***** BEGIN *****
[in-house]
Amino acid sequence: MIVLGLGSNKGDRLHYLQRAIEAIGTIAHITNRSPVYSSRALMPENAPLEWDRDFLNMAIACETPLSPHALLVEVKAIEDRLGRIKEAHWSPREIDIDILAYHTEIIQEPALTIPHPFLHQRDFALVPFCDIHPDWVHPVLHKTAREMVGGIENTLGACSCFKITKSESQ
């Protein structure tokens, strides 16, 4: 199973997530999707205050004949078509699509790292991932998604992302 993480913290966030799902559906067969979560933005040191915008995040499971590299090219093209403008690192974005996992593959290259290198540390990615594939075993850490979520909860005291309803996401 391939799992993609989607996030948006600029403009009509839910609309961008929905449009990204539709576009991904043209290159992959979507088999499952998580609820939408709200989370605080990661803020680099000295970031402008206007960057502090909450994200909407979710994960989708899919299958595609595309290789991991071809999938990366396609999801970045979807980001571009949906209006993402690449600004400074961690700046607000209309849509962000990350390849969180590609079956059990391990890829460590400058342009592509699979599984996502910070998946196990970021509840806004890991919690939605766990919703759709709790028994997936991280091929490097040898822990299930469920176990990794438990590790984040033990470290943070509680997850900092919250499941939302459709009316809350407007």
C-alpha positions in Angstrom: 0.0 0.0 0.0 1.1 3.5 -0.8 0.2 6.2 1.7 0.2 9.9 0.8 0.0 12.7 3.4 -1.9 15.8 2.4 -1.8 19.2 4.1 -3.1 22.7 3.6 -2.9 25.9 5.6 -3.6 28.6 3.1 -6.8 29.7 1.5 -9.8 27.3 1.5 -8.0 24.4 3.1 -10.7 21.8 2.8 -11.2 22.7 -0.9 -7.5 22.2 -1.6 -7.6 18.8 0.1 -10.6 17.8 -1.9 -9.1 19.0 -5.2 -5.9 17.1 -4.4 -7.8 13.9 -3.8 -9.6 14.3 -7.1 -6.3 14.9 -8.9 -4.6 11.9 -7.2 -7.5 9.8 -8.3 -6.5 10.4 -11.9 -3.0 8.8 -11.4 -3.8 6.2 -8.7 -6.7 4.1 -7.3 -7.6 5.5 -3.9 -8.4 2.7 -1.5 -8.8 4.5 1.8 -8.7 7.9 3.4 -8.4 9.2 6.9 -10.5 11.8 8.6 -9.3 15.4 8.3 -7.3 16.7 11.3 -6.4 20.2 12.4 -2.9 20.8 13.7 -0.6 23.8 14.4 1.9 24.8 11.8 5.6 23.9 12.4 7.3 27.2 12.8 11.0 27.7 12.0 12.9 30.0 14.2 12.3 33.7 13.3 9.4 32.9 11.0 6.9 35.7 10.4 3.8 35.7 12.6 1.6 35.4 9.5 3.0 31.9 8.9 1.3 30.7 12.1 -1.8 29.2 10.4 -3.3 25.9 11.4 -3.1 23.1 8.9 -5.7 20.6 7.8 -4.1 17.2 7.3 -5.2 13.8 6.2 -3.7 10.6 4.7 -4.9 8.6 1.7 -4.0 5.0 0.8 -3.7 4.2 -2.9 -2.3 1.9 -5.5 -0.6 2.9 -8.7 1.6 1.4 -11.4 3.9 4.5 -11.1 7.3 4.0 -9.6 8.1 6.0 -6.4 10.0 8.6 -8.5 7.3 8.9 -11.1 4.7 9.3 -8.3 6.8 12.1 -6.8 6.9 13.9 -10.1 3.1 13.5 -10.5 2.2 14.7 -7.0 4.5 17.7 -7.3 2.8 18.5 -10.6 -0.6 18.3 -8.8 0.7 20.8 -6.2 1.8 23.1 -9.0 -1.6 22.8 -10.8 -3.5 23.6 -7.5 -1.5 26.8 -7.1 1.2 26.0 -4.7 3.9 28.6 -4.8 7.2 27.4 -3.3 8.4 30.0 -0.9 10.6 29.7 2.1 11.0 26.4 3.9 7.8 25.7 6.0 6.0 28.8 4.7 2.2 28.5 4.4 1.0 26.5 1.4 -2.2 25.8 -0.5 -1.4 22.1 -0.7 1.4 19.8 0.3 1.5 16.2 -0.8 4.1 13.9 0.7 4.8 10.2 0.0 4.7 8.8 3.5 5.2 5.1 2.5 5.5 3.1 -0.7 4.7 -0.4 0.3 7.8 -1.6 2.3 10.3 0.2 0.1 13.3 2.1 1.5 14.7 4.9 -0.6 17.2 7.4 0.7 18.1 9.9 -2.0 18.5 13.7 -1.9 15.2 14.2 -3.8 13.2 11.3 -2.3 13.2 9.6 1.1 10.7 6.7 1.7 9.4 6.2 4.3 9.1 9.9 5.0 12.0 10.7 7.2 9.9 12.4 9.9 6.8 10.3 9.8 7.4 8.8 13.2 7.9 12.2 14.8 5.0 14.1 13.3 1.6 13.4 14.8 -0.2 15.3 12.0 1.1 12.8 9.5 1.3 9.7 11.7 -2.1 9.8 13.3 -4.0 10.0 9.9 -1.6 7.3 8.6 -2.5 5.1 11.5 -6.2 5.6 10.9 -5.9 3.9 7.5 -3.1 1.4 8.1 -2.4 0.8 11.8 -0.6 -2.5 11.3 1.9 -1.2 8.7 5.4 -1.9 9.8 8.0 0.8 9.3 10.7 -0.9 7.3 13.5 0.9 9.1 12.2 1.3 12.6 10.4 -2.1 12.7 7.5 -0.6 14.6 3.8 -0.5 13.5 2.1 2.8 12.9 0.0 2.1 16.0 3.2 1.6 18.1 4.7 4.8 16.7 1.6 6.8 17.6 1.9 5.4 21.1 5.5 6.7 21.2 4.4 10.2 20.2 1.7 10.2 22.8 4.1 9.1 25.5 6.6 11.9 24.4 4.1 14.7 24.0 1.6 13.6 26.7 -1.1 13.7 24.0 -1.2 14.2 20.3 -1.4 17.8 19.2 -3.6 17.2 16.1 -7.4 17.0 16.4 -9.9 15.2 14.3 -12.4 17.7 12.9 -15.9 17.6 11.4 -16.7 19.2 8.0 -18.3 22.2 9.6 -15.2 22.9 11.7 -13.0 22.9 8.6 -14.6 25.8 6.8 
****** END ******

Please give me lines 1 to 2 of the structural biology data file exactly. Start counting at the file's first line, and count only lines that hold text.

[in-house]
Amino acid sequence: MIVLGLGSNKGDRLHYLQRAIEAIGTIAHITNRSPVYSSRALMPENAPLEWDRDFLNMAIACETPLSPHALLVEVKAIEDRLGRIKEAHWSPREIDIDILAYHTEIIQEPALTIPHPFLHQRDFALVPFCDIHPDWVHPVLHKTAREMVGGIENTLGACSCFKITKSESQ